After our escapade on the scenic route, we made it back on 90 and headed into Pennsylvania, which brought the end of new states for me. We were only in the keystone state for a short while (literally only one town) before I was reunited with my home state of New York.
Even though I have lived in the state my entire life, I have never explored the western part of the state. I was very excited for this opportunity, although I would have to wait a bit more to do so.
Monica and I had dinner at Koz’s, a cool place that has license plates all along the wall. We loved it because we were counting all of the different plates we’d seen along our journey.
After spending the night in Buffalo, we began afresh Tuesday morning in search of our real destination: Vermont. As much as I complain about New York (with it’s low minimum wage and high taxes), it does have a lot of great history, especially in terms of what women have done here; we passed Seneca Falls, where the fight for women’s rights began.
Because of this trip, I can now say I’ve driven on the entire New York State Thruway, which starts in New York City and goes north to Plattsburgh and west to Buffalo.
Once we got to Lake George, we had lunch with one of Monica’s rugby friends. Then I drove the all-too-familiar route back to campus. After two days in the car and 1,050 miles, we had finally arrived at our destination.
This was the first time I’ve been on campus as an alumna. It felt weird to be back. Even though I know a lot of people who are here for the summer, the place seems empty. And it’s strange being here without having a room to call my own. And that’s not to mention that we’re staying in the freshman dorms, which really brings back memories.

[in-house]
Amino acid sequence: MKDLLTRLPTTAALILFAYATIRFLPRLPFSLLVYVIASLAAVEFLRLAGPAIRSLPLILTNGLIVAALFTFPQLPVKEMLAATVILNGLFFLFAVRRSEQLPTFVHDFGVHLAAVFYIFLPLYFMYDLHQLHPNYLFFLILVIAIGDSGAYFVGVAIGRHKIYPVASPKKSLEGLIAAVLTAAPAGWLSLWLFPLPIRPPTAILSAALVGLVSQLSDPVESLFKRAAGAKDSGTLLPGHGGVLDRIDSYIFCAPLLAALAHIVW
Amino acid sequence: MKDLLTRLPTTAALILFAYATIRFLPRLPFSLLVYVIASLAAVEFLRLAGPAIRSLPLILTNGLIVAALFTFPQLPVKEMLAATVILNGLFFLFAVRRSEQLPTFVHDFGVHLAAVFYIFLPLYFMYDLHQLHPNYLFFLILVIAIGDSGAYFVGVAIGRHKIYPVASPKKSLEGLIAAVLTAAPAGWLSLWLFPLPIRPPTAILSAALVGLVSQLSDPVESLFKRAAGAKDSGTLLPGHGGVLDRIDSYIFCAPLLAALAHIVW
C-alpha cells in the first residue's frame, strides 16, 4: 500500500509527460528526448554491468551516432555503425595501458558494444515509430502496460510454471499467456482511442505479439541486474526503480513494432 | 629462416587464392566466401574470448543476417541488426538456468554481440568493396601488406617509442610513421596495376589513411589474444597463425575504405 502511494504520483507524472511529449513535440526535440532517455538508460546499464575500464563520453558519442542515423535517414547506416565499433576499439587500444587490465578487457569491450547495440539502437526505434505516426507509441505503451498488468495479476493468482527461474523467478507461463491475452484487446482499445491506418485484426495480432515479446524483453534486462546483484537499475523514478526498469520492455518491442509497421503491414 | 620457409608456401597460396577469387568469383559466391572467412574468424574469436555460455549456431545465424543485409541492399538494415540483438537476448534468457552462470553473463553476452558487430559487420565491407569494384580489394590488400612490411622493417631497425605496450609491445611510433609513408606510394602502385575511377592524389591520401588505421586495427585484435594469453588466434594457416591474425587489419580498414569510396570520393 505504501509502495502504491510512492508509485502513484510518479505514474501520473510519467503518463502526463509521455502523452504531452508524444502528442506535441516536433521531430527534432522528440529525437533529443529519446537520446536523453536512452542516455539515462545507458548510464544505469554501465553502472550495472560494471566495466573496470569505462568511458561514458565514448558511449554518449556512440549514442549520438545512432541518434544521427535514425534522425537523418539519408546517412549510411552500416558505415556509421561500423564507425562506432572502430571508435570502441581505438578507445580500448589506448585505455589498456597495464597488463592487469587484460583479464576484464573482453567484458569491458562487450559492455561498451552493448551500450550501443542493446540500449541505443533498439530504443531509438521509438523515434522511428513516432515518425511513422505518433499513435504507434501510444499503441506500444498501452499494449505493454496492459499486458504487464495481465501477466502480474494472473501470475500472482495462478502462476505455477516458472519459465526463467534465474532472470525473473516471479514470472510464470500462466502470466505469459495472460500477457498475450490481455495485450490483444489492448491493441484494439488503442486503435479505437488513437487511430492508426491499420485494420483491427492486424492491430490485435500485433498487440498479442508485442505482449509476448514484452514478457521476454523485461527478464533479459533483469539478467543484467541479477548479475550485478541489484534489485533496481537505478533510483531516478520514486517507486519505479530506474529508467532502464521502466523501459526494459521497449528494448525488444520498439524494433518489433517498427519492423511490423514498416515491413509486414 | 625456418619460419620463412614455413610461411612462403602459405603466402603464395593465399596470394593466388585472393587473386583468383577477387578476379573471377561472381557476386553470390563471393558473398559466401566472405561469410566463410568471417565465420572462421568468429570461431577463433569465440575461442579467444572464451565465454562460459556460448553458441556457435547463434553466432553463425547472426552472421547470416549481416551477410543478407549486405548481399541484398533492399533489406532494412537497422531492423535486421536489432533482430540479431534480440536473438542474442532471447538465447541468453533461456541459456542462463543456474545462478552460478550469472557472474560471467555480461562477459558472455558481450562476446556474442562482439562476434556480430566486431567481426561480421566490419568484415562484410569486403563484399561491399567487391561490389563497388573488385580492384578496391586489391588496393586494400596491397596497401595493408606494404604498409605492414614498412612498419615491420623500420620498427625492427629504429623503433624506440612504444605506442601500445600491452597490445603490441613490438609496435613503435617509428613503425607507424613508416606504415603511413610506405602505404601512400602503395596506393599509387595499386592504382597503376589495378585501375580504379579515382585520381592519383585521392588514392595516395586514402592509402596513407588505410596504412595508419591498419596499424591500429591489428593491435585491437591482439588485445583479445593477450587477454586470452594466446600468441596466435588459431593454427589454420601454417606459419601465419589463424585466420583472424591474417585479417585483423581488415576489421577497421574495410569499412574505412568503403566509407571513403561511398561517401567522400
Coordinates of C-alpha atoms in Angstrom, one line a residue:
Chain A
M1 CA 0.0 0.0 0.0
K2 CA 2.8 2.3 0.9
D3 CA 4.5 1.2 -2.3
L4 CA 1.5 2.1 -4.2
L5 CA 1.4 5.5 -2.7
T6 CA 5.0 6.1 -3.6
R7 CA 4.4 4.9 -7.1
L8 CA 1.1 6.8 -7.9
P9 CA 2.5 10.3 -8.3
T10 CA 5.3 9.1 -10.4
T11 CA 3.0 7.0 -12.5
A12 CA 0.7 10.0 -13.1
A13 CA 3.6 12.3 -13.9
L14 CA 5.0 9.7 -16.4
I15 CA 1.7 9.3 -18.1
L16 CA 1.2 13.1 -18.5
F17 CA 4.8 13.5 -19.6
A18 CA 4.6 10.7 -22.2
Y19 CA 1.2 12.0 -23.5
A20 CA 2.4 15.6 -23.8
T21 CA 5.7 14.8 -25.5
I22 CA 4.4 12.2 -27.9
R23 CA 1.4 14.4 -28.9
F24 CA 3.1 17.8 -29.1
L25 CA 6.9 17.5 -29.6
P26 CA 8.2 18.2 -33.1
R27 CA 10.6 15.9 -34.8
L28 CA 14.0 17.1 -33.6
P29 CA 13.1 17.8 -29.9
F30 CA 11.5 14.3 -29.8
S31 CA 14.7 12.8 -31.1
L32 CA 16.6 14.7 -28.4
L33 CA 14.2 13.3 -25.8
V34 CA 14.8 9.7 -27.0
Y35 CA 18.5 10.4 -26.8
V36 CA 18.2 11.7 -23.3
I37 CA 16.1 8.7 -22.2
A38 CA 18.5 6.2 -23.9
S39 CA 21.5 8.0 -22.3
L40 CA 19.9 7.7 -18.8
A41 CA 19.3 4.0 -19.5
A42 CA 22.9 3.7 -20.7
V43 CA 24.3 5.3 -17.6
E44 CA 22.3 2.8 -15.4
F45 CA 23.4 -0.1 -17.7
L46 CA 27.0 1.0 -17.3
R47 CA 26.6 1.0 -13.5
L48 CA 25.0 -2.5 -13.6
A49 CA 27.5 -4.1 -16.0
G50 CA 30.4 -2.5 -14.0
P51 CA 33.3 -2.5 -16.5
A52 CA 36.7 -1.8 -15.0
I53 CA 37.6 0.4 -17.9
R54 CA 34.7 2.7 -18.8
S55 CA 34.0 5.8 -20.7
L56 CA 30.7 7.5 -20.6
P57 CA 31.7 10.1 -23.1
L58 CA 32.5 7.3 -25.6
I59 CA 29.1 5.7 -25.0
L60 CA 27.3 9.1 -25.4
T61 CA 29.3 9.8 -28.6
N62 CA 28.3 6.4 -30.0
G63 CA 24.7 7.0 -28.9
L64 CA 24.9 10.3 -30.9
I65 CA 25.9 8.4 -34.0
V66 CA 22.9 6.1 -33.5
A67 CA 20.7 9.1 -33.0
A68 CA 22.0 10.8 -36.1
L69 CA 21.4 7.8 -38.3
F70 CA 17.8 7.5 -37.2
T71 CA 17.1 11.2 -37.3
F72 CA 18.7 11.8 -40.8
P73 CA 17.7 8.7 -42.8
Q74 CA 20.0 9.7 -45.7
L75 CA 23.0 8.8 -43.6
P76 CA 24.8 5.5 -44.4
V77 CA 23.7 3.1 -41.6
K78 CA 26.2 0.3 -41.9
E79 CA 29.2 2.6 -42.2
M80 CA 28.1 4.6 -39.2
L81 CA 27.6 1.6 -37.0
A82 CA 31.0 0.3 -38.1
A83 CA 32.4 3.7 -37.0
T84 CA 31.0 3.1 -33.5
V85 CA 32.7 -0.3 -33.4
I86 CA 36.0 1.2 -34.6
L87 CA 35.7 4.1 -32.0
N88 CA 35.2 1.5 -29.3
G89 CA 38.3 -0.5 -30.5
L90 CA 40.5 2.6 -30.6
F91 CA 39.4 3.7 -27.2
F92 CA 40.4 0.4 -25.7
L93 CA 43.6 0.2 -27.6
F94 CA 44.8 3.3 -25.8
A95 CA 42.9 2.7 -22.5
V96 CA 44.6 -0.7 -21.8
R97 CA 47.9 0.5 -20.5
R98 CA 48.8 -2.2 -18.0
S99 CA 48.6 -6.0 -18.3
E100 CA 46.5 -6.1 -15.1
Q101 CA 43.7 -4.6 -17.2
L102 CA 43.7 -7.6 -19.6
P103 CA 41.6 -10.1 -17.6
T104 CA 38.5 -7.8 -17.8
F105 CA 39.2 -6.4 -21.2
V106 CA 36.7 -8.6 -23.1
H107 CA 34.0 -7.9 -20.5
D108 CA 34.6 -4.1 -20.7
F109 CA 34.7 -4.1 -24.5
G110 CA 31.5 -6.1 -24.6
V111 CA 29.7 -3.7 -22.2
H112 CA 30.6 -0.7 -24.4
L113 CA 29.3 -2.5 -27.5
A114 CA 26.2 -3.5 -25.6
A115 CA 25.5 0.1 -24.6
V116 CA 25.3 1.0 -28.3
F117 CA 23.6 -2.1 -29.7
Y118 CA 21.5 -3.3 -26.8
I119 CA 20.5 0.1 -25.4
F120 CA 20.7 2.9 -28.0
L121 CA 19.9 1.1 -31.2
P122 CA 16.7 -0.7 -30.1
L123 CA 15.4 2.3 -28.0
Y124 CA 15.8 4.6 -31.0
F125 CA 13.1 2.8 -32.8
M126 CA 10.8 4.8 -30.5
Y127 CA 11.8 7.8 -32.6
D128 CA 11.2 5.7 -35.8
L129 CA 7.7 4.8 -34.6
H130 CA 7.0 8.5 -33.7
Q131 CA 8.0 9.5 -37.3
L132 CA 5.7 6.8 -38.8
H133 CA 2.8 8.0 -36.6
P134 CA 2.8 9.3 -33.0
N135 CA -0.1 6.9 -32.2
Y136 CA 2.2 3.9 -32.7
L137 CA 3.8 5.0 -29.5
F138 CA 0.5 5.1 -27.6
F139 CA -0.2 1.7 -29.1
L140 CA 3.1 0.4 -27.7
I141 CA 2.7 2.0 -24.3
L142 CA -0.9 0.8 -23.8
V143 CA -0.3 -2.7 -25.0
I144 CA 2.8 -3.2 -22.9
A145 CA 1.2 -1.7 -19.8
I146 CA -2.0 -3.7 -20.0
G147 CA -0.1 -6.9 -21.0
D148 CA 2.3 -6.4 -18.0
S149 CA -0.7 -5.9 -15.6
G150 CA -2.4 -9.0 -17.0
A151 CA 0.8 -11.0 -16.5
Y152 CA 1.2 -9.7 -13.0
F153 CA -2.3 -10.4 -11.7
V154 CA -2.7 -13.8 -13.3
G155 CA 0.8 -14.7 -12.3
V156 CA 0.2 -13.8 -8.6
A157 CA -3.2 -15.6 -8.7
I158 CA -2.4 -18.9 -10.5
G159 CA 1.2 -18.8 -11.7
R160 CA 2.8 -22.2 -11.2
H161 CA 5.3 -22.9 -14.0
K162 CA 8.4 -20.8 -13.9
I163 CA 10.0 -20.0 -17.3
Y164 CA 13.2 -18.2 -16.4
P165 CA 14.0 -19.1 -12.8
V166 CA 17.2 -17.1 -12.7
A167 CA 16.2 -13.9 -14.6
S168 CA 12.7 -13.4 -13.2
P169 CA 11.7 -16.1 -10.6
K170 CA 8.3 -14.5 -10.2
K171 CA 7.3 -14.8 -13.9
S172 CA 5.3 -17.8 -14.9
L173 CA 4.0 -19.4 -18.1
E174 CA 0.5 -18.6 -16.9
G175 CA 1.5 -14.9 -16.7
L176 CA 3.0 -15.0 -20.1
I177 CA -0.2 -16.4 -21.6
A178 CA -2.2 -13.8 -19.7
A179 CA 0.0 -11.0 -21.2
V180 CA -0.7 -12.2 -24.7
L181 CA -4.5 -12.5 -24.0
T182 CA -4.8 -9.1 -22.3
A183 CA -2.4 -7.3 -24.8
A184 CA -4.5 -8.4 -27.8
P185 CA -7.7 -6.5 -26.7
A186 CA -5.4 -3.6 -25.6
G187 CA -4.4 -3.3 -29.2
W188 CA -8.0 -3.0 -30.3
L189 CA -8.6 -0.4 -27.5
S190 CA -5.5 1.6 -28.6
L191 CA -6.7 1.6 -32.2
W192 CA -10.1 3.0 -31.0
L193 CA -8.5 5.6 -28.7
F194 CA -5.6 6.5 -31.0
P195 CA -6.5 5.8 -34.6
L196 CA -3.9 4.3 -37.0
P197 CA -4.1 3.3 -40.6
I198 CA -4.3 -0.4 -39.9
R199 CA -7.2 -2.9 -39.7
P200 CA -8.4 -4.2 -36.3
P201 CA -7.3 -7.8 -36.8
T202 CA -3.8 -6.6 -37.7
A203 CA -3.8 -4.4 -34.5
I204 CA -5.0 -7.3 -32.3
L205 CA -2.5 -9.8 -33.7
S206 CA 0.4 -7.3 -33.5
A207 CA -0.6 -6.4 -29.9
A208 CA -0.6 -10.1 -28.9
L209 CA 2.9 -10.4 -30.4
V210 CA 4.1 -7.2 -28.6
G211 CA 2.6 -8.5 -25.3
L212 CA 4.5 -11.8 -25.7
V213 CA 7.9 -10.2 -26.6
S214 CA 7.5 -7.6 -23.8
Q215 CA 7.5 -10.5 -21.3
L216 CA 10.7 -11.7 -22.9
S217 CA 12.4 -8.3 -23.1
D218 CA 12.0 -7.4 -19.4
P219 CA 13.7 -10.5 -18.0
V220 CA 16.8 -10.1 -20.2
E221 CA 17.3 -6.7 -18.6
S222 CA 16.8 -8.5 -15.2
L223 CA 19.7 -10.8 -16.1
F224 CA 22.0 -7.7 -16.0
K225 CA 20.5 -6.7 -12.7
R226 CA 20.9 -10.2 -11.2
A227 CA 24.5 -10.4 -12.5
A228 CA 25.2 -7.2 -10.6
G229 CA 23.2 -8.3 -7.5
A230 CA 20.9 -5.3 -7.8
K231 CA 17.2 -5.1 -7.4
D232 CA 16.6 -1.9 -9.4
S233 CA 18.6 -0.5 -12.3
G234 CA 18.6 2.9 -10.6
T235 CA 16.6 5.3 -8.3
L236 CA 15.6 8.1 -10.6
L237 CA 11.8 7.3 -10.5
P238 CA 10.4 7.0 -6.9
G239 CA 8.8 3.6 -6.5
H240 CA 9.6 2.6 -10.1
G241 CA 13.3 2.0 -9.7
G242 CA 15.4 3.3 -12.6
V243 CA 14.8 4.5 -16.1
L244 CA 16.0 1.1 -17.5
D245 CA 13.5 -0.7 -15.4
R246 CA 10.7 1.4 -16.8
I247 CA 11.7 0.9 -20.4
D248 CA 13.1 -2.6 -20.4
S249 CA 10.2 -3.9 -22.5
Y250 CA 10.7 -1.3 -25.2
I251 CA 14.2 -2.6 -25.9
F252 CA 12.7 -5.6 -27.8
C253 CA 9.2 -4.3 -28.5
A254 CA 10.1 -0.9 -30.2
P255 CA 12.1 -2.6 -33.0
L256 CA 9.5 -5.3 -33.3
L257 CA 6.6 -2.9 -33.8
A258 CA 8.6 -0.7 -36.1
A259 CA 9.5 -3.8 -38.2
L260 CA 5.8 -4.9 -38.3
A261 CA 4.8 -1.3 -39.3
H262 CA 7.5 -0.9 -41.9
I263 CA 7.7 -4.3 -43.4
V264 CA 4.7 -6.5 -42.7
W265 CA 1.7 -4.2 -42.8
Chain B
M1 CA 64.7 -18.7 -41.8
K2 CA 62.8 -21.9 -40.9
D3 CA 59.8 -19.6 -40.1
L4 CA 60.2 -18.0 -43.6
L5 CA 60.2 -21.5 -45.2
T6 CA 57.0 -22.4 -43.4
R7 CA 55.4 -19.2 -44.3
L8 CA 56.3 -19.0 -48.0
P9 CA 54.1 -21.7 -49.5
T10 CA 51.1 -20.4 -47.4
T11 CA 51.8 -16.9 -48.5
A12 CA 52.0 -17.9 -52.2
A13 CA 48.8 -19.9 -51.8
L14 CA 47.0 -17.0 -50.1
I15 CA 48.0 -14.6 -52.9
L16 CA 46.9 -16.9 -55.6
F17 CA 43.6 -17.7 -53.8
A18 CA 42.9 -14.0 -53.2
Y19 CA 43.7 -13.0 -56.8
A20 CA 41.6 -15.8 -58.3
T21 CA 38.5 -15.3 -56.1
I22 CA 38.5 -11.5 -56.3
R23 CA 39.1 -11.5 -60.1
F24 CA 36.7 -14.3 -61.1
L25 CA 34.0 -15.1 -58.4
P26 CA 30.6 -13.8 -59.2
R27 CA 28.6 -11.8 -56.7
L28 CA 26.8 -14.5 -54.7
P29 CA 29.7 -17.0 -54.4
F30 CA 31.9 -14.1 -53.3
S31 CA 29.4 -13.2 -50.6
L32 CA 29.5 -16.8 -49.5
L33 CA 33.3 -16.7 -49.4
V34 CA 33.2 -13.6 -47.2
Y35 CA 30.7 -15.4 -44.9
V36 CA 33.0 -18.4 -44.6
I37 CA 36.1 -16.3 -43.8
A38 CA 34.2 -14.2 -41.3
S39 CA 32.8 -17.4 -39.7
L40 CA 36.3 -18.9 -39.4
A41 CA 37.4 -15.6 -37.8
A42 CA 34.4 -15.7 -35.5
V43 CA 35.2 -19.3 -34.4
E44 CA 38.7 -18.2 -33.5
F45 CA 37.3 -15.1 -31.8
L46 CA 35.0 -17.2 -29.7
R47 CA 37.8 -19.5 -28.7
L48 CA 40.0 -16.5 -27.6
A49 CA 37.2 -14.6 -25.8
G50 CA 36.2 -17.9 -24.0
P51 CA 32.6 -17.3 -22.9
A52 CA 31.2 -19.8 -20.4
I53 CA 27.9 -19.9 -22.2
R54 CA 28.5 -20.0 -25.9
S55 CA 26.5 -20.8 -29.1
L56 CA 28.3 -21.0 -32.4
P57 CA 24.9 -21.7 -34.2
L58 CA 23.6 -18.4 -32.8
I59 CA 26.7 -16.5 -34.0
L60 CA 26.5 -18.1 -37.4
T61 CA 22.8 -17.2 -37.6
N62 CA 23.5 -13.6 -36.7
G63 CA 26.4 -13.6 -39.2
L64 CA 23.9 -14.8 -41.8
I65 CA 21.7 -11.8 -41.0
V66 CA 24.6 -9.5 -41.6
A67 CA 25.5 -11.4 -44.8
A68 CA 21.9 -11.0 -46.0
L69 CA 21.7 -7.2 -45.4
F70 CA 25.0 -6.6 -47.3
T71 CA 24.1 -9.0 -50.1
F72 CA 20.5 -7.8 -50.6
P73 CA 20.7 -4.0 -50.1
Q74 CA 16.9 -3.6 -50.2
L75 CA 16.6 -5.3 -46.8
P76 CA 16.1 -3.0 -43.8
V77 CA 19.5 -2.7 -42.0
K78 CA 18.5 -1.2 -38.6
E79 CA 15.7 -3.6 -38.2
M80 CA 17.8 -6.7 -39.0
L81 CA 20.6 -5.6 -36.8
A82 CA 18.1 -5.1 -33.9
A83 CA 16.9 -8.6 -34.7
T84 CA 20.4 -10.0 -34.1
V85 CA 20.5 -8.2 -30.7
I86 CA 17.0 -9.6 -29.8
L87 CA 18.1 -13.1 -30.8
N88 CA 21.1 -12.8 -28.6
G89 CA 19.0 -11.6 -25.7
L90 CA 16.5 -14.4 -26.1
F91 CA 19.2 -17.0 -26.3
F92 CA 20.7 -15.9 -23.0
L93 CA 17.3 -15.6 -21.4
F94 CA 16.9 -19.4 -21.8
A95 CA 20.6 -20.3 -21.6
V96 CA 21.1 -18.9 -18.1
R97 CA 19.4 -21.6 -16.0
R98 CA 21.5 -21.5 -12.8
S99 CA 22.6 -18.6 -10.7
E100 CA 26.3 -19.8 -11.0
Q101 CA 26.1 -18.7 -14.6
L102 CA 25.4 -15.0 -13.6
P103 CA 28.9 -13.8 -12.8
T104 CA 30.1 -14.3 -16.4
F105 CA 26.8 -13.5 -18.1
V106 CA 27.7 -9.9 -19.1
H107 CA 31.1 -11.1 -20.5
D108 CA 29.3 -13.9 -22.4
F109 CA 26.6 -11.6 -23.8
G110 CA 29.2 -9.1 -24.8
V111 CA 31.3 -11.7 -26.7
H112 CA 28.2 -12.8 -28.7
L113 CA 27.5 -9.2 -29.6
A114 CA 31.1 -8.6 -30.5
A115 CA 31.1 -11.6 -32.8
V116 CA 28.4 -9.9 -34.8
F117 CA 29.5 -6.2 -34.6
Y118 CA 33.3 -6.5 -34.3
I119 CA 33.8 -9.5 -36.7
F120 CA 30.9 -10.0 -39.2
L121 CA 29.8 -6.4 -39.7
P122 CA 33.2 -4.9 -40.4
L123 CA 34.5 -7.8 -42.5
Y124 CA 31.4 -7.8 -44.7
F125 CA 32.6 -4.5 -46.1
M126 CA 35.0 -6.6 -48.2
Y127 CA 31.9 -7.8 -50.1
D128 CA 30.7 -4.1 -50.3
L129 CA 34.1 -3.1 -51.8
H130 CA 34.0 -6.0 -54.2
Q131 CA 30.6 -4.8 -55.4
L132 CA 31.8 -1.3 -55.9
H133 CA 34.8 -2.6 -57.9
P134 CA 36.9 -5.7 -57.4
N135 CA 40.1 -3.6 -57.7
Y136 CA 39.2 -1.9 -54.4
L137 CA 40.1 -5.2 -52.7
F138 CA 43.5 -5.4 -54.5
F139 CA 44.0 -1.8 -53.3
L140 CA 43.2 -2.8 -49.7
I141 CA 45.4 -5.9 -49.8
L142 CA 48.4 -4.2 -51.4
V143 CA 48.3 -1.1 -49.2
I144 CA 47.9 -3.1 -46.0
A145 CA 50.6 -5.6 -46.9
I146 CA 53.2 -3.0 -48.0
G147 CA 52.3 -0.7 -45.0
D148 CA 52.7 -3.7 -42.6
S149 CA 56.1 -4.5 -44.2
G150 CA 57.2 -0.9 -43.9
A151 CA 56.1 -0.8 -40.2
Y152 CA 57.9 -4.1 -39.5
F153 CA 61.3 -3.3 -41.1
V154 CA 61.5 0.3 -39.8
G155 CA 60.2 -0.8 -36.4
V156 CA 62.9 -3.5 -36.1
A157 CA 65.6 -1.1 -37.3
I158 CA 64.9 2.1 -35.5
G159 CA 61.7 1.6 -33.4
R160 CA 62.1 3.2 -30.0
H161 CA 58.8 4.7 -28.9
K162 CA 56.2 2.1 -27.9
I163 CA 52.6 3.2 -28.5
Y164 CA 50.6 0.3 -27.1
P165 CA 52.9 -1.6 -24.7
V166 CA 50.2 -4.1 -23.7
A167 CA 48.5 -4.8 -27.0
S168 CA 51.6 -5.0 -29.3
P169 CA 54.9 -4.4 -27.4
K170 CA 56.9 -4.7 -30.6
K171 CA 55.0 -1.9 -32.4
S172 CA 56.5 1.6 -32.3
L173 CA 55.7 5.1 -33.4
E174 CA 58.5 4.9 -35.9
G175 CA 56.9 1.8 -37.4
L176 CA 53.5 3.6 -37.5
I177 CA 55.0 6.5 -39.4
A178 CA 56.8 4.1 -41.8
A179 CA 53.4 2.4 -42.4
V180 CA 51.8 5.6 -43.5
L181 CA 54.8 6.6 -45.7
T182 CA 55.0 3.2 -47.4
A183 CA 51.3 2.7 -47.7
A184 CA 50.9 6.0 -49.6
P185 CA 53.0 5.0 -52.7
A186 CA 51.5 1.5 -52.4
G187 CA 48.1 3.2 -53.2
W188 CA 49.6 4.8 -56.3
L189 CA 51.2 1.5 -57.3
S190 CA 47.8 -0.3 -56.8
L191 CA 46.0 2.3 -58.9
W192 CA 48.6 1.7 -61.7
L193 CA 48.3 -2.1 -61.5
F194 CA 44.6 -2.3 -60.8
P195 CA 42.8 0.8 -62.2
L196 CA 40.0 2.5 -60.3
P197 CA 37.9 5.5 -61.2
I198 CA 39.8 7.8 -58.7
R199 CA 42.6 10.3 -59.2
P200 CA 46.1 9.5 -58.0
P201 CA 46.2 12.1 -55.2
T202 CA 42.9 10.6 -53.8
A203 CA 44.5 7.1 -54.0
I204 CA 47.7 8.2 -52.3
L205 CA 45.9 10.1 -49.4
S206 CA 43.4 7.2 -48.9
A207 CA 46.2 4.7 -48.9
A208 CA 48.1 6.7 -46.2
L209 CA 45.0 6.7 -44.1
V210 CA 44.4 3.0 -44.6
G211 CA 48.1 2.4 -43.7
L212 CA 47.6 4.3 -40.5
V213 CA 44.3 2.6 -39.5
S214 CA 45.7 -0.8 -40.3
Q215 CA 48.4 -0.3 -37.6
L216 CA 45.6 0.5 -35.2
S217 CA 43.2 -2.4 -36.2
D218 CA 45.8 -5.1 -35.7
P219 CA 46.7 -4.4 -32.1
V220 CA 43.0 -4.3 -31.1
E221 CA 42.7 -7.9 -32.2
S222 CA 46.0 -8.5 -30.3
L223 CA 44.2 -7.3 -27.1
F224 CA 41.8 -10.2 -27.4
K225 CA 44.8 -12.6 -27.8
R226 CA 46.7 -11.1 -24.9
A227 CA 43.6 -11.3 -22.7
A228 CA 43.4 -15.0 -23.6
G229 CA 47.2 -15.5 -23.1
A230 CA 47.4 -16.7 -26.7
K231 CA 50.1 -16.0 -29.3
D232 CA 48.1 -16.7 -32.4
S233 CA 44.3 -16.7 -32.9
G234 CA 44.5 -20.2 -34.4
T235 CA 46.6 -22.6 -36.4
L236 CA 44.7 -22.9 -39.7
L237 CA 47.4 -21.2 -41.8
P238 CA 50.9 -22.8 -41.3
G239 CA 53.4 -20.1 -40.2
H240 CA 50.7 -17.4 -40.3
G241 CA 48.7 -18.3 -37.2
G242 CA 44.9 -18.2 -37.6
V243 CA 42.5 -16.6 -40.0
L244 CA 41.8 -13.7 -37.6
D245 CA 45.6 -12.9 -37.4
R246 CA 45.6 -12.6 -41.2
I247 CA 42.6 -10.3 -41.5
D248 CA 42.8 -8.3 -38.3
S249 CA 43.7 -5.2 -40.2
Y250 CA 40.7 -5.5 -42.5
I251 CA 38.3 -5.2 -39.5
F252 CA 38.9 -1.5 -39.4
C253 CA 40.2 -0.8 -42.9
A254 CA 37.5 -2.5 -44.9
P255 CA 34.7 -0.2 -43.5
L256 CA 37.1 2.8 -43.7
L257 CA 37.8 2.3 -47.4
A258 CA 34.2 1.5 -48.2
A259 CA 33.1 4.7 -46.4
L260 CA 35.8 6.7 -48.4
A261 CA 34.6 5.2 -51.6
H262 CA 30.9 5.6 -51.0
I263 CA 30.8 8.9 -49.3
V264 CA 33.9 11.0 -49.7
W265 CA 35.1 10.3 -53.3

Tuesday I spent the night with Monica at her grandma’s house for the first time. Wednesday I helped her move in, since she can’t do too much with her broken toe. Later that night, I went with Cait to Cheese Traders for the first time.
On Thursday, Monica took me to her family’s summer camp in Charlotte, which is right on Lake Champlain. The sight was breathtakingly beautiful.
It’s kind of nice to have some downtime on campus, but since everyone else has work and class commitments, it feels even stranger to be here alone. I’ve still got two more days on campus before I head back to the homeland.
Back in April, I couldn’t believe I was committing to driving cross-country with Monica, but we did it. Although it was stressful at times, we had many stories to tell each other and we made sure to have good, long playlists of music.
By the end of the trip, we spotted a total of 34 different U.S. license plates and an additional two Canadian ones! I believe this was the first time I’ve seen a plate from Washington. We also had a “cop count” and tallied how many waves we could get from other drivers.
This summer I’ve been fortunate enough to get a taste of the west, but my travels are not over just yet. In two weeks I’ll be visiting a few other states for the first time, too.